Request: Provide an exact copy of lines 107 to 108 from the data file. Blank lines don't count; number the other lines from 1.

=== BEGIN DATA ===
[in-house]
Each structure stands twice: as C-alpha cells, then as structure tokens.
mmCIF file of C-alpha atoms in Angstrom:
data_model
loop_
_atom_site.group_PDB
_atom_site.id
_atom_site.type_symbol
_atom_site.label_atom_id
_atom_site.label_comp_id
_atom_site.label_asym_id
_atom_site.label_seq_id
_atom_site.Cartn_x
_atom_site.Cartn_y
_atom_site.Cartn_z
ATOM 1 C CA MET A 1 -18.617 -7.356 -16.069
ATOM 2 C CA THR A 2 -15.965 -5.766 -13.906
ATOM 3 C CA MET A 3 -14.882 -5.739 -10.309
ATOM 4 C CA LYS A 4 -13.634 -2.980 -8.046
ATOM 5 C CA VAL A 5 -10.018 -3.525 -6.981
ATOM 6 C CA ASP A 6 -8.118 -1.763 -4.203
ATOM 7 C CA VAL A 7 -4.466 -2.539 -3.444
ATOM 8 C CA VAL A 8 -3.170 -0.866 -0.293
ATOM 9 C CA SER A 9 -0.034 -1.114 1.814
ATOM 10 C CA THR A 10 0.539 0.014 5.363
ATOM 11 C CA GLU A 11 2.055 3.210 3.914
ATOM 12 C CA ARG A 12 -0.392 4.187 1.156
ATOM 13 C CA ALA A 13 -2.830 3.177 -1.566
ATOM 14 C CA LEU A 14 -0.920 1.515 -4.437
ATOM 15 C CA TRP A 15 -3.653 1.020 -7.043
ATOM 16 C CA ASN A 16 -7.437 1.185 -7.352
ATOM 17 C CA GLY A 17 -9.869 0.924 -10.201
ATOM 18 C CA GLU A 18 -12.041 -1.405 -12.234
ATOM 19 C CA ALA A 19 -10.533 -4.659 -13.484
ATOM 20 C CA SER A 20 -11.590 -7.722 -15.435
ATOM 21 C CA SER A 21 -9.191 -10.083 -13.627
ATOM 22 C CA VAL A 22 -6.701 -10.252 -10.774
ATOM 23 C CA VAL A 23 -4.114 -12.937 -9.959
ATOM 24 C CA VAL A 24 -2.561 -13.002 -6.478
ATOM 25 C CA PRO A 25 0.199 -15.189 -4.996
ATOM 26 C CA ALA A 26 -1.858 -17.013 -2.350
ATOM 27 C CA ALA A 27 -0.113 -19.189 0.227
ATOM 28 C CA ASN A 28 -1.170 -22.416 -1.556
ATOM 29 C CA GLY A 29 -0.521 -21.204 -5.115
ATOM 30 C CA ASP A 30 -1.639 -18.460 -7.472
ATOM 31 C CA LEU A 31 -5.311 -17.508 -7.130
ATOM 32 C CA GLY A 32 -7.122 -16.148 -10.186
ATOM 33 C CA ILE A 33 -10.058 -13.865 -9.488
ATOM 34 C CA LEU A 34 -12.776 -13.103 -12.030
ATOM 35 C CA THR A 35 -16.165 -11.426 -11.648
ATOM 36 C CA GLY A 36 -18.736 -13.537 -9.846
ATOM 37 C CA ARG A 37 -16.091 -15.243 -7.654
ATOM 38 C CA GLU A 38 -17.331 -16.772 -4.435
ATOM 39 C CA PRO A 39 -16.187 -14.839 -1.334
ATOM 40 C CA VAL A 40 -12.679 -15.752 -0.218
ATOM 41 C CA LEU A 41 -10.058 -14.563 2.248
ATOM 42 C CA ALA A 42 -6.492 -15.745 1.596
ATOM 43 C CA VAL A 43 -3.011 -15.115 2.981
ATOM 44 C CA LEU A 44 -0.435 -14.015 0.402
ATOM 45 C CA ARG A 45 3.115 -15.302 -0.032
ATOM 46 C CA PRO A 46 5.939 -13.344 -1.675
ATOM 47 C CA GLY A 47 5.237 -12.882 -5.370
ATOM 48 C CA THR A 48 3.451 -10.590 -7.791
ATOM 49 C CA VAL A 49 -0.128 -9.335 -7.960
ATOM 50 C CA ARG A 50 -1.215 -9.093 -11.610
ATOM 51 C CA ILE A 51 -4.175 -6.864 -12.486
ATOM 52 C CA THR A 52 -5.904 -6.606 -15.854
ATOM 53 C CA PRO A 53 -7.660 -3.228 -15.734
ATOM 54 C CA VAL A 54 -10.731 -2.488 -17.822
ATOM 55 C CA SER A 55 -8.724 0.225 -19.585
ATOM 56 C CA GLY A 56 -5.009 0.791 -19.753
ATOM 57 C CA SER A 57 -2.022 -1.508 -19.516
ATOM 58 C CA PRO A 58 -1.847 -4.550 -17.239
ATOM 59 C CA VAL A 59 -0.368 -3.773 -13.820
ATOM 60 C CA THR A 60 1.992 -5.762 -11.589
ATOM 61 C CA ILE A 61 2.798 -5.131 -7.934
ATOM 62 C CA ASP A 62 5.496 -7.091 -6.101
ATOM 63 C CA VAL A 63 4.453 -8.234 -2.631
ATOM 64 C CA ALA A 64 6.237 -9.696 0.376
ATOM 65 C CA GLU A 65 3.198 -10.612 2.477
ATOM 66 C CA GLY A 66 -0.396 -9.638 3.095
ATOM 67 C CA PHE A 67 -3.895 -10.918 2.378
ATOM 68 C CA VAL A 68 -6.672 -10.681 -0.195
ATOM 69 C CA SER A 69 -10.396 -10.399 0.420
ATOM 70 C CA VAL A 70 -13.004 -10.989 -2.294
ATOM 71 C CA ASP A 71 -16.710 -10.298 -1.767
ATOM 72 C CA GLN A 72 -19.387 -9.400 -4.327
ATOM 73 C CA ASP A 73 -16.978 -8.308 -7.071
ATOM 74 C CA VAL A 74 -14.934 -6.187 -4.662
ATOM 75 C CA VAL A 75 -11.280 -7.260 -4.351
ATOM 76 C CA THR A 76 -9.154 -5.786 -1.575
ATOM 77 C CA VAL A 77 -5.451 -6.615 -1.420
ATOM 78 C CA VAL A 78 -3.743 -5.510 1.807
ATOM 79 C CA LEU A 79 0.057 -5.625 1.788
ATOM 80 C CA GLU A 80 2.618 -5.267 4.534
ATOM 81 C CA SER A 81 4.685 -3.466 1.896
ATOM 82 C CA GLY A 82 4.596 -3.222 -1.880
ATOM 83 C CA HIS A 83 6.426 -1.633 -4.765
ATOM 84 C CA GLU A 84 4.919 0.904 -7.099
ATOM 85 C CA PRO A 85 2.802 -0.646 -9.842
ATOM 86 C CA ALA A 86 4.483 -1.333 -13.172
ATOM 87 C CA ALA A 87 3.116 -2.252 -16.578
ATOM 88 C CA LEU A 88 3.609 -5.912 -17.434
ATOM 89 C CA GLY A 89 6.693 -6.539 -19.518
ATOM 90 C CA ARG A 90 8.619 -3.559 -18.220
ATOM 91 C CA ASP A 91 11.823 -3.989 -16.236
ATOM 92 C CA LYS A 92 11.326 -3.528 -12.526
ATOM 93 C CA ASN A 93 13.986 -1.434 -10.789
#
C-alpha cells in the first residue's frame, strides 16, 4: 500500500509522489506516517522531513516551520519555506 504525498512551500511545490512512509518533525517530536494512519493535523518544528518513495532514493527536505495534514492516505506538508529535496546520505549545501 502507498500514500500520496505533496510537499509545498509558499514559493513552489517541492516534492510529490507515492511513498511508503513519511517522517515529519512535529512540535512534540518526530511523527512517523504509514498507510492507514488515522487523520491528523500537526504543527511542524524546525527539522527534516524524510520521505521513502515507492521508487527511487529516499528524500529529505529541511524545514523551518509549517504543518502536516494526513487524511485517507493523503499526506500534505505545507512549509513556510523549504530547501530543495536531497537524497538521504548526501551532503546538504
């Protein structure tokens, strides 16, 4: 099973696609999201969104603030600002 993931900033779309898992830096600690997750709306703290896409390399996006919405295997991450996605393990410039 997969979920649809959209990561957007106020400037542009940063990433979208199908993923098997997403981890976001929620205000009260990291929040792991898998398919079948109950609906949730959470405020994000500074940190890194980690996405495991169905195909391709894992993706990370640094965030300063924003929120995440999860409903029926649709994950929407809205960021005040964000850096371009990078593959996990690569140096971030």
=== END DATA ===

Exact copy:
ATOM 92 C CA LYS A 92 11.326 -3.528 -12.526
ATOM 93 C CA ASN A 93 13.986 -1.434 -10.789